EDUCATION bosses have come under fire for failing to report the results of feeding school children fish oil supplements.
Eighteen months after the launch of a widely-published experiment designed to improve the GCSE performances of 5,000 pupils in County Durham, council bosses have remained tight-lipped over whether it was a success or failure.
In September 2006 all year 11 pupils at the county’s 36 comprehensive schools were offered omega-3 fish oil supplements. Dave Ford, the county’s chief schools inspector, said: “We are able to track pupils’ progress and we can measure whether their attainments are better than their predicted scores.”
But although the GCSE results were published last summer, the county has still to say whether the omega-3 supplement had any effect.
The absence of information has led to criticism from education expert Paul Thompson, 61, the headteacher at Cestria Primary School, Chester-le-Street, for 18 years, who now acts as an education adviser. He attended a public meeting at Durham County Hall where he asked councillors: “Has the planned evaluation been carried out and if so, what was the broad result of the evaluation?”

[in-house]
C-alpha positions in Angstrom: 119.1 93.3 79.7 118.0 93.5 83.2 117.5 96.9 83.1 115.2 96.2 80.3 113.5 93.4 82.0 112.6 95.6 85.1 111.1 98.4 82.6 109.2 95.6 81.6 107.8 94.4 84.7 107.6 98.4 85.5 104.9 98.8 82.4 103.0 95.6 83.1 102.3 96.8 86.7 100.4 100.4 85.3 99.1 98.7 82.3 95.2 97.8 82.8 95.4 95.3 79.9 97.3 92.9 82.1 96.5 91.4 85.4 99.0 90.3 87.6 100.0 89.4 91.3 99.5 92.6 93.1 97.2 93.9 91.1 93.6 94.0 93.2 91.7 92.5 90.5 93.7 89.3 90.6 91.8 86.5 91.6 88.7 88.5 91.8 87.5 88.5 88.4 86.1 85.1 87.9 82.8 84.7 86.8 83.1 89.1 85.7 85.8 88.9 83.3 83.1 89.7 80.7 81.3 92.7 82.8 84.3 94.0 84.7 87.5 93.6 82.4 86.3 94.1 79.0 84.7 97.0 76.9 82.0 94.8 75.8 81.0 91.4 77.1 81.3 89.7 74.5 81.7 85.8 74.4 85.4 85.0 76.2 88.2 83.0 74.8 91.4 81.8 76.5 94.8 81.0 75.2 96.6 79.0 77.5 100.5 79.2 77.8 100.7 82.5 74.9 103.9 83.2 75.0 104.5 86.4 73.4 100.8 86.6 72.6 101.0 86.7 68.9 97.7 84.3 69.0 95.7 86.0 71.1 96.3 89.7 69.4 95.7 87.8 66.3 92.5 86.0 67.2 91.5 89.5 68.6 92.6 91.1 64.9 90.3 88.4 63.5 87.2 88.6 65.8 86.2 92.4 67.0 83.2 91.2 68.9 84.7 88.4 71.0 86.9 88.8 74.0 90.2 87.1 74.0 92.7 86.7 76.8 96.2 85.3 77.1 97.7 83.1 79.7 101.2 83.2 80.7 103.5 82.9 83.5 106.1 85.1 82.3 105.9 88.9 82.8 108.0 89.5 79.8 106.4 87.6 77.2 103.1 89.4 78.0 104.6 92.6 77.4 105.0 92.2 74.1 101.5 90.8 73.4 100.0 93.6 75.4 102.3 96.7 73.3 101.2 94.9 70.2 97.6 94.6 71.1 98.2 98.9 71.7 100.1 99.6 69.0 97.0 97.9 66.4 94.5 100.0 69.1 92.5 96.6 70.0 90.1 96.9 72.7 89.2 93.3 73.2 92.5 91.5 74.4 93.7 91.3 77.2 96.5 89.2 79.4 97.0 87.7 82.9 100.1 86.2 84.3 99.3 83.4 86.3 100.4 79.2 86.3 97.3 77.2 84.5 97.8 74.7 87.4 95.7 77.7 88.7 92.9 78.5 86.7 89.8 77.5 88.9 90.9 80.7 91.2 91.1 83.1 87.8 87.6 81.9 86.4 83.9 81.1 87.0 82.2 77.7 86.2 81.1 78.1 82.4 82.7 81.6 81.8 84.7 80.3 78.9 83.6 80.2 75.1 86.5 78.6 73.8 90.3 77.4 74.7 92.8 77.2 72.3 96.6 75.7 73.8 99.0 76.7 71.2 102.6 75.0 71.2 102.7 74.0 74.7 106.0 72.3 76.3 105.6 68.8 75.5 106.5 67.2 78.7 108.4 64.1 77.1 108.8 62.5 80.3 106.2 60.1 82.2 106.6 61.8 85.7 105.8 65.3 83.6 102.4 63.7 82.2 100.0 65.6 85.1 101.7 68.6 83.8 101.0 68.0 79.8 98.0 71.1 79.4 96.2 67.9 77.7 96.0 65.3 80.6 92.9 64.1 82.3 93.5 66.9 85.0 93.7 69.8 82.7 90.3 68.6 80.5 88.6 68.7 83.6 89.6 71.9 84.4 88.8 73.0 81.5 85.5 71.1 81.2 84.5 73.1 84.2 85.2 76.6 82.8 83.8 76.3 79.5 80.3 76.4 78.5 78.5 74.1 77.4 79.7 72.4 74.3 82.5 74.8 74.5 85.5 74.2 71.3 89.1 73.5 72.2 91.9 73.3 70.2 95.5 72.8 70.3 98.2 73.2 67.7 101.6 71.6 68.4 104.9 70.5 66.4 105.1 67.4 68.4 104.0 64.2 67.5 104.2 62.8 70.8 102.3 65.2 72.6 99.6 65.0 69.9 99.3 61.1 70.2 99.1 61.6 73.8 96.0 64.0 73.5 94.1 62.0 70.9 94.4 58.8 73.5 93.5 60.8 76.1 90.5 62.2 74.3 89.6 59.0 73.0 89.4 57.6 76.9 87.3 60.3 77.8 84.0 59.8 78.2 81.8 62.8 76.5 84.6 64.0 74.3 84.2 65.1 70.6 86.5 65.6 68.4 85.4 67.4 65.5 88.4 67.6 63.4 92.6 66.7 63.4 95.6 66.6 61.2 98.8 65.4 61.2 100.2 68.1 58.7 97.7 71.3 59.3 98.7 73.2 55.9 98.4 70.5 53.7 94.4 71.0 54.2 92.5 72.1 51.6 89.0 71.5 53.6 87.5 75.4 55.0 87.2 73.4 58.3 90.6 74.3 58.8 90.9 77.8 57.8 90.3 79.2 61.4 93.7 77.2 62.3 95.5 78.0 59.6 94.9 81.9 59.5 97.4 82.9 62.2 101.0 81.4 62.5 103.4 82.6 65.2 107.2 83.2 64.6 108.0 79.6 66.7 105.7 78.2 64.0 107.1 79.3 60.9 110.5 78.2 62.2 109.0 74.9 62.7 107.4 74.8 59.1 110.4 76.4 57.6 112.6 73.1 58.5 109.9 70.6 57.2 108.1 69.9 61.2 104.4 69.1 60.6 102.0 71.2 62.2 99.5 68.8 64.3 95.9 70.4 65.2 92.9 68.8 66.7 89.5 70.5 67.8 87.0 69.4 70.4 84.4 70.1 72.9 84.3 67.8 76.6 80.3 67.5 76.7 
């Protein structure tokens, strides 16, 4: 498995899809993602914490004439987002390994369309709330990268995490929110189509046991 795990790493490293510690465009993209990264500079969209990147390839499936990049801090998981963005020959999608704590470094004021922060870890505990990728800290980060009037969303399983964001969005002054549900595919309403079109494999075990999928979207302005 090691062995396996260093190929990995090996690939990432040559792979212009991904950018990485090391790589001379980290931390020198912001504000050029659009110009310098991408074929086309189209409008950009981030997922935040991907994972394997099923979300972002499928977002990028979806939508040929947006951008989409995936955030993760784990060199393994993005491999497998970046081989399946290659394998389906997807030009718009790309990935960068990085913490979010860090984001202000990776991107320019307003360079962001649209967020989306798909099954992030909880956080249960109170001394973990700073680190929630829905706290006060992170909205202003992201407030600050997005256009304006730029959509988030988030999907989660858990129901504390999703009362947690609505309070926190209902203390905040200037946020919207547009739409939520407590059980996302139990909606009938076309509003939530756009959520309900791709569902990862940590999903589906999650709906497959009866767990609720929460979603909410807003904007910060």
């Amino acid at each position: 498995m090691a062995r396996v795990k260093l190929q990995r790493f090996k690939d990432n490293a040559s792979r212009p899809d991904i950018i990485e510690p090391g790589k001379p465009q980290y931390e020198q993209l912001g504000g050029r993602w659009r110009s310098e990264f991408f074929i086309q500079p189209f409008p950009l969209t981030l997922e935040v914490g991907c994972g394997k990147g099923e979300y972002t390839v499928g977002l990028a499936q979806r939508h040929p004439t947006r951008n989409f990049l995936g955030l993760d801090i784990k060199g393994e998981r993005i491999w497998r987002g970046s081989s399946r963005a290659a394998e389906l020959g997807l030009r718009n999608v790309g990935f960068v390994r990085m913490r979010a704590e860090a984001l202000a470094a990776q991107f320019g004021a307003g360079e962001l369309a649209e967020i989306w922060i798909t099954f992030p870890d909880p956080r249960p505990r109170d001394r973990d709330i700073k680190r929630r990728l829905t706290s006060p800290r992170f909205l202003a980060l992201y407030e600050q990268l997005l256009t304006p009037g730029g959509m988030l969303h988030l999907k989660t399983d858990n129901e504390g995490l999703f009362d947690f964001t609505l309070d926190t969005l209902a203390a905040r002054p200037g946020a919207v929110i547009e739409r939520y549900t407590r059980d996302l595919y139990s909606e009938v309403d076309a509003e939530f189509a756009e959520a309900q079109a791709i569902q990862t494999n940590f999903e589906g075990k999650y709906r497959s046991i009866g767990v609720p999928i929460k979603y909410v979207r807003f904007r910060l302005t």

Mr Thompson was told by county councillor Michelle Hodgson: “Our evaluation of levels of take-up and perceptions of staff, pupils and parents will be made public once all of the relevant information from participating schools has been properly collated and analysed.”
She added: “As we have said previously it was never intended, and the county council never suggested, that it would use this initiative to draw conclusions about the effectiveness or otherwise of using fish oil to boost exam results.”
But Mr Thompson retorted: “This was an enormous undertaking, involving thousands of children and co-ordinated by chief schools inspector David Ford. It was trumpeted as a trial and when the issue blew up, the council have been backtracking ever since.”
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